Is the “Sunshine Vitamin” Linked to a Greater Risk of Dementia?

It seems like every week I come across a different article reporting the role nutrition plays in dementia and Alzheimer’s disease, and vitamin D is one that is talked about very frequently. There’s a chance Vitamin D may protect the aging brain against dementia and Alzheimer's disease, and on the flip-side, people with the highest levels of vitamin D show a decrease in incidences of degenerative diseases.

Vitamin D is synthesized by the body when exposed to sunlight, and it stimulates more than 900 genes in human physiology—most of which reside in the brain. These genes relate to activities like reducing inflammation, strengthening nerve cells, and helping the brain rid itself of viruses.

The link between Vitamin D, the Nervous System, and the Brain

Vitamin D is critical for normal functioning of the nervous system because of the variety of roles it plays. For example, vitamin D is important in the synthesis of a number of neurotransmitters, such as dopamine, serotonin, catecholamines and acetylcholine. It has also been proposed vitamin D protects against age-related inflammatory changes in a section of the brain called the hippocampus.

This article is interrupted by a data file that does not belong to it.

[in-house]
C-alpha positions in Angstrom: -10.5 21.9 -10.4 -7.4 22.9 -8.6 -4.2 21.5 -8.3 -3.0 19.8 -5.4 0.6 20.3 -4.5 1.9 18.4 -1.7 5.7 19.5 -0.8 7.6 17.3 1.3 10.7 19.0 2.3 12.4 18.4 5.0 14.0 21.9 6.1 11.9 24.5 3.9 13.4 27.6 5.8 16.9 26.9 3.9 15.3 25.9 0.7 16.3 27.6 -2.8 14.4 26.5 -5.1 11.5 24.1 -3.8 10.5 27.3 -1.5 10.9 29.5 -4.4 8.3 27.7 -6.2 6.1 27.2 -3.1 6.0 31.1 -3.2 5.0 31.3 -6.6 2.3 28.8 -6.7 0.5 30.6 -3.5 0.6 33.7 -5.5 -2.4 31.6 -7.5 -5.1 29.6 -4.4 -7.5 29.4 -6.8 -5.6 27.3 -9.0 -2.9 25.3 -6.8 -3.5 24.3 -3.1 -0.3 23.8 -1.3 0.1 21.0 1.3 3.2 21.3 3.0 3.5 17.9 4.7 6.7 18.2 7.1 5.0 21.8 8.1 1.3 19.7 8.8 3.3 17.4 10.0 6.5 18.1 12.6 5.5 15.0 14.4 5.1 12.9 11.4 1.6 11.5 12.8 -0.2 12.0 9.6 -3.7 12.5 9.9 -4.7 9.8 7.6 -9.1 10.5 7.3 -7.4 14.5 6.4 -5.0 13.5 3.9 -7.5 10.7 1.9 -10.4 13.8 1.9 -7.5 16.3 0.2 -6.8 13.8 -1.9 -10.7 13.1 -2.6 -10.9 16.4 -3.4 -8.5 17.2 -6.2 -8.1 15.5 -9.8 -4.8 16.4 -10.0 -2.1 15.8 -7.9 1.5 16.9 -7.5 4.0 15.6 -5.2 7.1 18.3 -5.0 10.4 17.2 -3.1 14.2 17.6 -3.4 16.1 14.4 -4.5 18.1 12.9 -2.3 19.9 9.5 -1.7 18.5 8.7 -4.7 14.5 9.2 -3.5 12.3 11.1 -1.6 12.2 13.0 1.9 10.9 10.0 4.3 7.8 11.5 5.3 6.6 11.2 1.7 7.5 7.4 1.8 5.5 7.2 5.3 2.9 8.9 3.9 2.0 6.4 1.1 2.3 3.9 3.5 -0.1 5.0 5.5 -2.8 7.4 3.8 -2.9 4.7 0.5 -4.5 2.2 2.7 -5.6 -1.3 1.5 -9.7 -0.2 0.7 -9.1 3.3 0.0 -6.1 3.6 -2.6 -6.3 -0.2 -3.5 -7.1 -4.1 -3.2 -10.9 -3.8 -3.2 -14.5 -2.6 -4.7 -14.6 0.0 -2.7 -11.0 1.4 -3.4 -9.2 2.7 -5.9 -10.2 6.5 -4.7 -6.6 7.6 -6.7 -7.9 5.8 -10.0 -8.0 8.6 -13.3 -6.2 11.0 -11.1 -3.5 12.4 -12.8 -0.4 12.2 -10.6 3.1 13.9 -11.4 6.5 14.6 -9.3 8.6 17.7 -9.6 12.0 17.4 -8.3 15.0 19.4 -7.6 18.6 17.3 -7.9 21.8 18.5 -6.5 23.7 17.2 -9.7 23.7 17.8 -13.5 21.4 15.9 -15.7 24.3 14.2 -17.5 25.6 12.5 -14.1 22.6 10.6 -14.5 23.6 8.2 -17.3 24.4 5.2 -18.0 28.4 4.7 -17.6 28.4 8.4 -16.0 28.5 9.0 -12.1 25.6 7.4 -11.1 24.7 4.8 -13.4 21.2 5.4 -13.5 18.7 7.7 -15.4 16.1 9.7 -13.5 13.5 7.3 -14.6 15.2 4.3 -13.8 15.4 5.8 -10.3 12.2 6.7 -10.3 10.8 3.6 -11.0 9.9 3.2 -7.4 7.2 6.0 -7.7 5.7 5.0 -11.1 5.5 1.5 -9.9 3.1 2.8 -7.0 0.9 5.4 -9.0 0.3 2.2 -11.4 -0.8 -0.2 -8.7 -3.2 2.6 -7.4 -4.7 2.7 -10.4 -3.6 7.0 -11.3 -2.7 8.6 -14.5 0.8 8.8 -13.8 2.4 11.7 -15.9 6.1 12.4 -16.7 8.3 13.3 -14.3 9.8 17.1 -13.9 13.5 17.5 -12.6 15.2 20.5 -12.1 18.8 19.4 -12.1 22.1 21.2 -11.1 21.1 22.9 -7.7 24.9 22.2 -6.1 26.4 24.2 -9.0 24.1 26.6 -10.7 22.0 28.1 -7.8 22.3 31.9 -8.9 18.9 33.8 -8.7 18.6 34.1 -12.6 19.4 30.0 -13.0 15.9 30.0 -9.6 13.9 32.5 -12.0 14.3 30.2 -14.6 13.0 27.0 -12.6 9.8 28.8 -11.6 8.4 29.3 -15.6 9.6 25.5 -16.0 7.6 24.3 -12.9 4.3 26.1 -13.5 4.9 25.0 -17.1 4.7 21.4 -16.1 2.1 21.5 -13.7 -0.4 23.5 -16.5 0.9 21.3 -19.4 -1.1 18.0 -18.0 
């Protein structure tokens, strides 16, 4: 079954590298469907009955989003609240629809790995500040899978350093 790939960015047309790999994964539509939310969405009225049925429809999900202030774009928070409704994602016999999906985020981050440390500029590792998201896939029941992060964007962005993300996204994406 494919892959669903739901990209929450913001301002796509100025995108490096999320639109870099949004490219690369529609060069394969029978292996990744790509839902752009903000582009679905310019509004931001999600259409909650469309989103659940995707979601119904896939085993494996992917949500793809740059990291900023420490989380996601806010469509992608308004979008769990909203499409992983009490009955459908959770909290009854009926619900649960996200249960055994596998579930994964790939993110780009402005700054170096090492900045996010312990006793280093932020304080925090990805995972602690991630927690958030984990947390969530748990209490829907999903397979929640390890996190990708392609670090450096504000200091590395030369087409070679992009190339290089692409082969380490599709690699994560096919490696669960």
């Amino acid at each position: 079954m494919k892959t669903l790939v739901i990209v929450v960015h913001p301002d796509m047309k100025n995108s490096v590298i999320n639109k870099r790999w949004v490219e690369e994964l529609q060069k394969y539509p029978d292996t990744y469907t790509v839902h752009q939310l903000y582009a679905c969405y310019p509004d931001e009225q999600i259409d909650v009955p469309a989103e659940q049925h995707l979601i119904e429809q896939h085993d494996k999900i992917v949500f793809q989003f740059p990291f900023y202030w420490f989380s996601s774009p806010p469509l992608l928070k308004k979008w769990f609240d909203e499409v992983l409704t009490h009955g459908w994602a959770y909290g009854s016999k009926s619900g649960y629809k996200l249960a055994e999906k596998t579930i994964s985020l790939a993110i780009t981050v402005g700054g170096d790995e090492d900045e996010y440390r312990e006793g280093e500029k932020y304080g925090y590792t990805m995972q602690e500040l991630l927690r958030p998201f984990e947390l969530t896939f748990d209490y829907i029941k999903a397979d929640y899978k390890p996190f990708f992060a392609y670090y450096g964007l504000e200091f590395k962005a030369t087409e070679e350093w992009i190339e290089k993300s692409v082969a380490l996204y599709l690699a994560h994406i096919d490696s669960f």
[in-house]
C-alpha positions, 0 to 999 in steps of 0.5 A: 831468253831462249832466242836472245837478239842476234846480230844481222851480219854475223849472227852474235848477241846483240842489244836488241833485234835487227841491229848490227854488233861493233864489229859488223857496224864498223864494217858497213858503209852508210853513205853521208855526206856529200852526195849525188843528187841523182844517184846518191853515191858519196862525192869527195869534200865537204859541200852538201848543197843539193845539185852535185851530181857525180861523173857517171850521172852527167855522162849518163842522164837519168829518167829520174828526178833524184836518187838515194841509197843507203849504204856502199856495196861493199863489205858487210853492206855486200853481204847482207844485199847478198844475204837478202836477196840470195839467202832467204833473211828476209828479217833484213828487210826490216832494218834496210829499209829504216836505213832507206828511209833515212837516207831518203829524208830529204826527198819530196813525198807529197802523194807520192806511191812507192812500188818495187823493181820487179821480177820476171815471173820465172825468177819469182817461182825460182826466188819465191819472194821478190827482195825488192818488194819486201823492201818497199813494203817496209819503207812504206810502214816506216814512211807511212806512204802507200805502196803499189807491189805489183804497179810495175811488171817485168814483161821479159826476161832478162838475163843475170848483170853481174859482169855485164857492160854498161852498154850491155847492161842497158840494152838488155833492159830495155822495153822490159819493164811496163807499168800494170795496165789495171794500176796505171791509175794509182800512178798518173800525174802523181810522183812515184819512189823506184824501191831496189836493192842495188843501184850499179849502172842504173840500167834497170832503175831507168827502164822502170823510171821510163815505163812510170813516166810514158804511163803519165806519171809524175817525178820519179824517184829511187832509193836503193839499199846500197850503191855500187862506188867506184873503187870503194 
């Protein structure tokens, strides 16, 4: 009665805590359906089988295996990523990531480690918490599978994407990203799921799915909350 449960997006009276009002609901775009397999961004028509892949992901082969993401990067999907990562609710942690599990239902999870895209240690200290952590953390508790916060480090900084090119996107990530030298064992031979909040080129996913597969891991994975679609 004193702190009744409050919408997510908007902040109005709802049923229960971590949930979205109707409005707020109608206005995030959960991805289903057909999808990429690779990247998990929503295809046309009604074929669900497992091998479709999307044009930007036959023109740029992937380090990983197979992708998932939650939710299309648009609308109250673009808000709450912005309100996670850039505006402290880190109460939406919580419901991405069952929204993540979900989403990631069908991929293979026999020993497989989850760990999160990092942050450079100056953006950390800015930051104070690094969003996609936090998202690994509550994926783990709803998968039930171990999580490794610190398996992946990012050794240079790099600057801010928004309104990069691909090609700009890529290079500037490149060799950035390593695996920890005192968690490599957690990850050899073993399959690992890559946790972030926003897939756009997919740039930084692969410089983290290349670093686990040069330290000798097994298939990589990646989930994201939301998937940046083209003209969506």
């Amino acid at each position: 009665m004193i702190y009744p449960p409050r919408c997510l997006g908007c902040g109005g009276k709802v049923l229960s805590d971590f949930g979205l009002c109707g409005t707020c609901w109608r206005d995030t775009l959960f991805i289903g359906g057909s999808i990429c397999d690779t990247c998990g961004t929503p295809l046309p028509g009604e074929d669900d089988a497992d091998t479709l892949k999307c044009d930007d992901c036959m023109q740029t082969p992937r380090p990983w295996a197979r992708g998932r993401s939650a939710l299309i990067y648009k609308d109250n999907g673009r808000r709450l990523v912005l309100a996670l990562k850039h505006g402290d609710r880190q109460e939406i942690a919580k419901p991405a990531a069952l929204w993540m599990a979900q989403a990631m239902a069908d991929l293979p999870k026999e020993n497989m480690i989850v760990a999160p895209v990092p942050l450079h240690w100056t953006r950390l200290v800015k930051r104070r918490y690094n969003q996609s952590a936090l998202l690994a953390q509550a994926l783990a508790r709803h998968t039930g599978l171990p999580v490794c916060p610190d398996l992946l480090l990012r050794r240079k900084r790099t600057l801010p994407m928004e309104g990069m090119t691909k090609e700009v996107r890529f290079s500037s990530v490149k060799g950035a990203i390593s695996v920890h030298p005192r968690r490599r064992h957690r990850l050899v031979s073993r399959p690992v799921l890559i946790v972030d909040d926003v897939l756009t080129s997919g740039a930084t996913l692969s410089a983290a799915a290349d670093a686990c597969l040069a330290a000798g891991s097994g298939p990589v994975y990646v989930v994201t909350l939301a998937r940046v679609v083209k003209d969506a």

How Much Vitamin D?

It's not quite clear how much vitamin D is enough for good health (measured by blood levels). Most experts have concluded the minimum level is between 20 and 30 ng/mL. Checking your vitamin D is a routine blood test your health care provider can easily do.

Where does Vitamin D come from?

Very few foods in nature contain vitamin D. The flesh of fatty fish, such as salmon, tuna, and mackerel, and fish liver oils are among the best sources. Small amounts of vitamin D are found in beef liver, cheese, and egg yolks.

Older individuals are particularly at risk of vitamin D deficiency because they may eat a diet with less than adequate vitamin D, have a limited ability to metabolize the vitamin, and have limited exposure to sunlight. Talk to your health care provider if you're interested in having your vitamin D levels checked or taking a vitamin D supplement.

In Health and Happiness,

Kelly Harrington, MS, RDN

Registered Dietitian Nutritionist for Healthy Goods

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